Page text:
Inspiring the Youth of San Jose

By January 24, 2016Entrepreneurship

Several hours after landing on SFO, I had the honor of speaking at the AIM Event at the City Hall of San Jose. This outstanding event sponsored by the Youth Advisory Council gave me the opportunity to inspire over 200 high school children from the capital of Silicon Valley. The purpose of this conference was to advice the next generation of overachievers by sharing our struggles, motivations, and experiences in Silicon Valley.

Before arriving to the city hall I had the honor to grab lunch with Former Mayor Ron Gonzales at the Silicon Valley Capital Club who inspired me by saying that the new city hall was built during his tenure.

Build the Bridge. Those were the first three words of my 10-minute speech. The vast majority of the audience looked at me thinking “this guy is probably a civil engineer”. While I am not a civil engineer, my speech was about a young girl named Juana who aspired to build the bridge for her Andean pueblo 12,650 feet above sea level in order to improve lives in rural Peru. This transformation happened in a span of three years: before then Juana aspired to be a farmer. I shared the mindset that it is better to give than to receive. When we start embracing the philosophy of creating opportunities for others to excel, we will succeed even more. That’s the main reason why I transmitted the message of giving. I reminded the students how privileged we are to live in a country were we have the freedom to pursue happiness. We shouldn’t take all of these privileges for granted. Freedom is not free.

The first photograph of my presentation was me working at a Toyota dealership as a tender teenager. Most of the kids were impressed by the fact that my first job was a blue-collar profession. Interestingly enough, when I asked the question of who has worked as a car mechanic only two raised their hand. Less than 2% of the audience. Moving on, I described how lost I felt regardless of my high school success — 4.0 GPA, student government cabinet, president of two honor societies, tennis varsity team, and part-time job at Toyota —  there was no purpose in my life. During that dilemma of self-discovery my mother decided to found an educational nonprofit in Pampas Grande, Ancash, Peru. Her reasoning behind: it is a bigger blessing to give than to receive. The summer after I volunteered to build the library and fell in love with social entrepreneurship. When the educational nonprofit received corporate funding it was able to build 3 libraries, 3 greenhouses and 1 school. Thus, Juana was one of the beneficiaries– she has internet connection, telephone line, and a scholarship. Ten years later, I find myself launching a data science startup that saves corporations time by empowering them to give smarter. SmileyGo indexes social data for Fortune 500s to embrace smarter philanthropy.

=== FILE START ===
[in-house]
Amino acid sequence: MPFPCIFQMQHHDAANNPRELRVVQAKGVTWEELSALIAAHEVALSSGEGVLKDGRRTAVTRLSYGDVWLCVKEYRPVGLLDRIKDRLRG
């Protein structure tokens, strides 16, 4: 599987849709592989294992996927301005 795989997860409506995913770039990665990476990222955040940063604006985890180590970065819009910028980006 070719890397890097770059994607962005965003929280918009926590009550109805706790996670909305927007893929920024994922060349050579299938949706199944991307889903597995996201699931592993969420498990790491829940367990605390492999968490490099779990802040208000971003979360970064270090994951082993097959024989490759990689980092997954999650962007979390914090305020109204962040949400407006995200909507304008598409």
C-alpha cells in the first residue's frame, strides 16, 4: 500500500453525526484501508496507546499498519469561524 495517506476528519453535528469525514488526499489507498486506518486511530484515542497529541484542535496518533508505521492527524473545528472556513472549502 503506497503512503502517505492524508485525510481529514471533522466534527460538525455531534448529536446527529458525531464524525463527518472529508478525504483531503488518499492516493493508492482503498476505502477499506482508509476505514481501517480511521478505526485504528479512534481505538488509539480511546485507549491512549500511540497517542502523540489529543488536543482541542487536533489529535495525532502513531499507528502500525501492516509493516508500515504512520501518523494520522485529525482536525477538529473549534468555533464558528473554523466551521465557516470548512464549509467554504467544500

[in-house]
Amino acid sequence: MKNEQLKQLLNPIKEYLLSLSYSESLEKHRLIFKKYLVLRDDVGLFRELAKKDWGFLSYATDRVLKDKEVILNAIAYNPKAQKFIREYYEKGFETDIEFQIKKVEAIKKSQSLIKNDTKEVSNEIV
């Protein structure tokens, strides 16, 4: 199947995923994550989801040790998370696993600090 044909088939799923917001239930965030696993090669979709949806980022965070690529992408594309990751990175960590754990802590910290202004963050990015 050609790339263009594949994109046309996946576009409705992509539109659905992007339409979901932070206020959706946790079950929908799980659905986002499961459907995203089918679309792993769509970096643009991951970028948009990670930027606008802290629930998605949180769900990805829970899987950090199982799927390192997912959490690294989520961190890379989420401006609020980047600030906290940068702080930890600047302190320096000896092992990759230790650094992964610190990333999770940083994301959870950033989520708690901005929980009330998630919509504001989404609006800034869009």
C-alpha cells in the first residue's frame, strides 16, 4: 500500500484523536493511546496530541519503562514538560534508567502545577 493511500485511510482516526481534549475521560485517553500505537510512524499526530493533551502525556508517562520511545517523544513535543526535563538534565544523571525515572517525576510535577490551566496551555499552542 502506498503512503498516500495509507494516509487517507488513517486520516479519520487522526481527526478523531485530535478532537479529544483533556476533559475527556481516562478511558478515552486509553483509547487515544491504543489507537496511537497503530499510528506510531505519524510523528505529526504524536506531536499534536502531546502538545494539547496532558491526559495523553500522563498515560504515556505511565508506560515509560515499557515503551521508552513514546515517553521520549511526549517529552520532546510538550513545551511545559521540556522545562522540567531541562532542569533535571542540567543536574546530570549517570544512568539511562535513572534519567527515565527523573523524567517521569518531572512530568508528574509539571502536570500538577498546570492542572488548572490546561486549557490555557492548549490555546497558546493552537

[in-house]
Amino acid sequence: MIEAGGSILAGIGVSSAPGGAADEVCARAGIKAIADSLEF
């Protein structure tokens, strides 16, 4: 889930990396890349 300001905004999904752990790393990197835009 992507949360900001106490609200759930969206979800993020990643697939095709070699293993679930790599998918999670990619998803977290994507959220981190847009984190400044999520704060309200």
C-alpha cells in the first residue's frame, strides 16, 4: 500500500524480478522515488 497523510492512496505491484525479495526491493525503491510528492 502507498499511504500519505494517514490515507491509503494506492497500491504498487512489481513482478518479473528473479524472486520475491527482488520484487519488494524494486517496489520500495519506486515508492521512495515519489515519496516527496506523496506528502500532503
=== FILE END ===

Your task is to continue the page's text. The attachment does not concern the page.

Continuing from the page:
At the end of my speech, I was humbled to see how many students approached the stage to get a photograph, advice, or a handshake. Actions are more valuable than words. Not only students but parents also came to congratulate me for the morals behind the Build the Bridge speech. It’s time to embrace the mentality that it’s not about us. It’s all about serving others.

 

 

 

 

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